While the Australian economy is doing better than originally feared in the face of the coronavirus pandemic a senior Reserve Bank official has warned government fiscal and RBA monetary policy (interest rate) help will be needed for years.
RBA deputy governor Guy Debelle told an Economic Society Webinar yesterday despite signs of stronger performance, the economy and country were still going through a historically large decline.
His comments came as another monthly survey (for June) of wages and jobs from the Australian Bureau of Statistics showed a small improvement.
The economy shrank 0.3% in the March quarter – one of the smallest contractions among the world’s major economies in the three month period. The RBA had previously forecast GDP to shrink by 8% for the 2019-20 financial year (ending tomorrow).
Annual growth in the year to the end of March was 1.2%, down from 2.2% at the end of December.
Dr. Debelle said recent data indicated the economy was doing better than feared in March when the COVID-19 pandemic and associated lockdowns brought the economy to a near halt.
Jobs growth is apparent, retail sales have bounced strongly from the big fall in March with a number of leading retailers (JB Hi-Fi, Harvey Norman, Kmart, Officeworks, Kogan.com and Temple and Webster) doing much better than expected with the trade account still solid and the house constriction sector a bit better than forecast.
But all this is before the return of COVID-19 cases in Victoria and the tightening of activity levels and stepped up testing to try and crush the outbreak.
He said while the recession had been caused by measures aimed at stopping the coronavirus, making it very different to past downturns, it was likely the economy would take some time to fully recover.
“Many of the imbalances that exacerbated declines in previous downturns are not present this time,” Dr. Debelle pointed out.
“We should not lose sight of the fact that the decline in the economy and the impact on households and businesses is historically large,” he said. “It is still quite likely that this decline will have a long-lived impact that will require considerable policy support for quite some time to come.
“While much of that support is likely to be on the fiscal side, the Reserve Bank will maintain the current policies to keep borrowing costs low and credit available, and stands ready to do more as the circumstances warrant.”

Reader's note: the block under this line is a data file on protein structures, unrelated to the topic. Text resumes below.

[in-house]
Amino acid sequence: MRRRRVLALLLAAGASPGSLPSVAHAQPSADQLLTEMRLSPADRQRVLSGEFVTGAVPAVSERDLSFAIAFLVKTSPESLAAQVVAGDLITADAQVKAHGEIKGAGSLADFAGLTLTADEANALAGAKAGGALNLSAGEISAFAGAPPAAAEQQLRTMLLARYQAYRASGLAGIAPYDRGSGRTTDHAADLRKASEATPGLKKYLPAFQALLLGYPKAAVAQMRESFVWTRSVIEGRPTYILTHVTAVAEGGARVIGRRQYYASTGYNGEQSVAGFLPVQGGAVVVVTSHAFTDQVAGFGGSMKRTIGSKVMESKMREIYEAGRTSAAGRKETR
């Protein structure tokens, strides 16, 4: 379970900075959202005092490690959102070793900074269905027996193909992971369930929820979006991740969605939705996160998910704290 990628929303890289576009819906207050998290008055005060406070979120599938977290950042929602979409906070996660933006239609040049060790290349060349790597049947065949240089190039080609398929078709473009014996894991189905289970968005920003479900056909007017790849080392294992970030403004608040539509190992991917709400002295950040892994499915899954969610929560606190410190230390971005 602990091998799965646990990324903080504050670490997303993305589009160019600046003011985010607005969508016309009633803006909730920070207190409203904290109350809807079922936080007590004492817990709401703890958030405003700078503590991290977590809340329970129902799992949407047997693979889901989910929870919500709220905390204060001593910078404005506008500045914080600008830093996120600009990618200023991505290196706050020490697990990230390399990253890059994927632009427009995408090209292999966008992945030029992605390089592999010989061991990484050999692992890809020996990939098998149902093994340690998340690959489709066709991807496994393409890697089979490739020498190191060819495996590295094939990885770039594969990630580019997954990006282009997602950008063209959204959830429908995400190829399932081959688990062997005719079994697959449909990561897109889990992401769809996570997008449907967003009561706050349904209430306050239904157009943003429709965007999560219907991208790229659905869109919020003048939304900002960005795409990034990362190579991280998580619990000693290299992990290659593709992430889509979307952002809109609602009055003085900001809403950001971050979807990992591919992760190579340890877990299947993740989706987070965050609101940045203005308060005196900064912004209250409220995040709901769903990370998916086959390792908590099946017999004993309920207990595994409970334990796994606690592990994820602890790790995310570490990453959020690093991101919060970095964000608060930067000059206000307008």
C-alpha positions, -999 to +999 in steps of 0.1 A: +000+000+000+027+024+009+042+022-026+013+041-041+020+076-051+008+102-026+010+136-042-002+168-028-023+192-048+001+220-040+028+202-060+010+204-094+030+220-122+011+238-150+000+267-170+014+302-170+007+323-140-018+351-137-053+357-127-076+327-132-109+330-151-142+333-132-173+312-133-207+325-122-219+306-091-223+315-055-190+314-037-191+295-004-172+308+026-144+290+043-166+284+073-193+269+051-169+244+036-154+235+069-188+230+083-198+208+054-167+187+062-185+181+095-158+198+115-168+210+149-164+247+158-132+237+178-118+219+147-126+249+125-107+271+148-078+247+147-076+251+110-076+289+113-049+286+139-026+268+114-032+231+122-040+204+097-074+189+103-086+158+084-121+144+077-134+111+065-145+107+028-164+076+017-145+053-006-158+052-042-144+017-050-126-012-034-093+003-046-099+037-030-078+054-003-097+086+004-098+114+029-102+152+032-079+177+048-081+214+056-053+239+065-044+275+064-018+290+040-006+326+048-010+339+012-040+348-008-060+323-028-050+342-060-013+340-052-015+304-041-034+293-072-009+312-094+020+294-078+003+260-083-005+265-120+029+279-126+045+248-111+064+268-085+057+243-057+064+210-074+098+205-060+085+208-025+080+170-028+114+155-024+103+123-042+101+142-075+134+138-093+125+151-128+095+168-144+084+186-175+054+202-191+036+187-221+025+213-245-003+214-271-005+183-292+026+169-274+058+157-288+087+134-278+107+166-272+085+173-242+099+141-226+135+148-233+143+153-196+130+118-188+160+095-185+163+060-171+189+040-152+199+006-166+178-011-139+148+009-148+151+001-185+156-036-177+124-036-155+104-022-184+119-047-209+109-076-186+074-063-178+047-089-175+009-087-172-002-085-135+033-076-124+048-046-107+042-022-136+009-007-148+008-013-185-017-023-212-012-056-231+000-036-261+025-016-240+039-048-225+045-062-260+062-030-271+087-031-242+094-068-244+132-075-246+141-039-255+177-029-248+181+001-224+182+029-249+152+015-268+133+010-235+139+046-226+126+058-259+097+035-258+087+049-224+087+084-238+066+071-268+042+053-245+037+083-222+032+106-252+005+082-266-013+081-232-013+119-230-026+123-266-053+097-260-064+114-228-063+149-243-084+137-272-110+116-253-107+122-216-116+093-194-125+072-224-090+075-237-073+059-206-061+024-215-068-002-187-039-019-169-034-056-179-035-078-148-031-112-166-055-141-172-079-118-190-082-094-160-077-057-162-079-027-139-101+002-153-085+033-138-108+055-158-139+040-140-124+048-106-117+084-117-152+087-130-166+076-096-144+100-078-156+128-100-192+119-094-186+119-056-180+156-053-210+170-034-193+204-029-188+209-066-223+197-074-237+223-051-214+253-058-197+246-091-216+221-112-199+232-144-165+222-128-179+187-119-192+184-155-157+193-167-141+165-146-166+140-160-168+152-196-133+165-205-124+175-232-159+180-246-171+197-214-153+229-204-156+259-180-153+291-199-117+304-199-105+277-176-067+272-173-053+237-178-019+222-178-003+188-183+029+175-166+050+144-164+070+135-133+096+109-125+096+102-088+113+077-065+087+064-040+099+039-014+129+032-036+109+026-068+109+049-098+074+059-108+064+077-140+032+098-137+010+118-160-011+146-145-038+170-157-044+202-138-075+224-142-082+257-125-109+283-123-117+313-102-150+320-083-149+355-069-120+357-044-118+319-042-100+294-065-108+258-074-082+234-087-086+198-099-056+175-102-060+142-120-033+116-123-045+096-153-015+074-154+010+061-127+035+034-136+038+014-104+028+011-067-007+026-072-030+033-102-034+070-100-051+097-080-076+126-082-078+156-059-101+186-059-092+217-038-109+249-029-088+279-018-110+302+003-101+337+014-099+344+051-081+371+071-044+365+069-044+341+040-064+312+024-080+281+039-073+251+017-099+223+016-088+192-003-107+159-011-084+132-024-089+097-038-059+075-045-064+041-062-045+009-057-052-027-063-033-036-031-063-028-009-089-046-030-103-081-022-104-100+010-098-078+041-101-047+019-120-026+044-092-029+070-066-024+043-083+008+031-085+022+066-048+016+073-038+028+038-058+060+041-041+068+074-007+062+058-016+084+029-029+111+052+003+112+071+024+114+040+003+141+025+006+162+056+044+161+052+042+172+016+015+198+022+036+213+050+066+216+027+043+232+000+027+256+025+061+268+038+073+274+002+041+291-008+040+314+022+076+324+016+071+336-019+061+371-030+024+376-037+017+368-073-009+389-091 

The RBA has said in the past and Dr. Debelle repeated the forecast yesterday that it does not expect interest rates to start climbing until there is “progress” towards full employment and inflation gets back within the RBA’s 2 to 3 percent target band.
Dr. Debelle signalled that it is not expected to occur any time soon.”Given the outlook for inflation and the labour market, this is likely to be some years away,” he said.
Dr. Debelle said it was more likely inflation would remain below the RBA’s 2% to 3% over time target rather than accelerating, as some old fashioned economists and analysts worry it will.
He said the federal government was also benefiting from record low global interest rates, which were likely to stay below economic growth rates for an extended period.
“Even with the increased issuance to fund the fiscal stimulus, the stock of government debt relative to the size of the Australian economy remains low,” he said.
“The government is borrowing at yields that are very low historically. Importantly, the yields on government debt are considerably below the long-run growth rate of the economy.
“While ever this remains the case … there are no concerns at all about fiscal sustainability from increased debt issuance. This is because growth in the economy will work to lower government debt as a share of nominal GDP,” Dr. Debelle said.
Figures released on Tuesday by the Australian Bureau of Statistics (ABS) revealed a small 1% rise total payroll jobs between mid-May and mid-June.
ABS Head of Labour Statistics at the ABS, Bjorn Jarvis, said in yesterday’s release that: “This continued the gradual recovery in payroll jobs since mid-April (when total job losses were 8.8 percent). However, payroll jobs are still 6.4 percent below mid-March, when Australia recorded its 100th confirmed case of COVID-19.”
“The recovery in payroll jobs between mid-April and mid-June represents around 30 percent of the jobs initially lost,” Mr. Jarvis said. “Between mid-May and mid-June, the easing of restrictions saw payroll jobs increasing faster for the under 20s, up by 4.1 percent.”
“Payroll jobs in the Accommodation and food services industry recovered by more than other impacted industries between mid-May and mid-June (3.8 percent), but remained 28.6 percent lower than in mid-March.”
“Western Australia (2.3 percent) had the largest increases in jobs between mid-May and mid-June, and their total payroll job losses since mid-March were also the lowest, at 4.4 percent.”
Mr. Jarvis added: “Looking at the week to week changes, payroll jobs showed no change in the week ending 13 June. This follows an increase of 0.2 percent in the week ending 6 June.”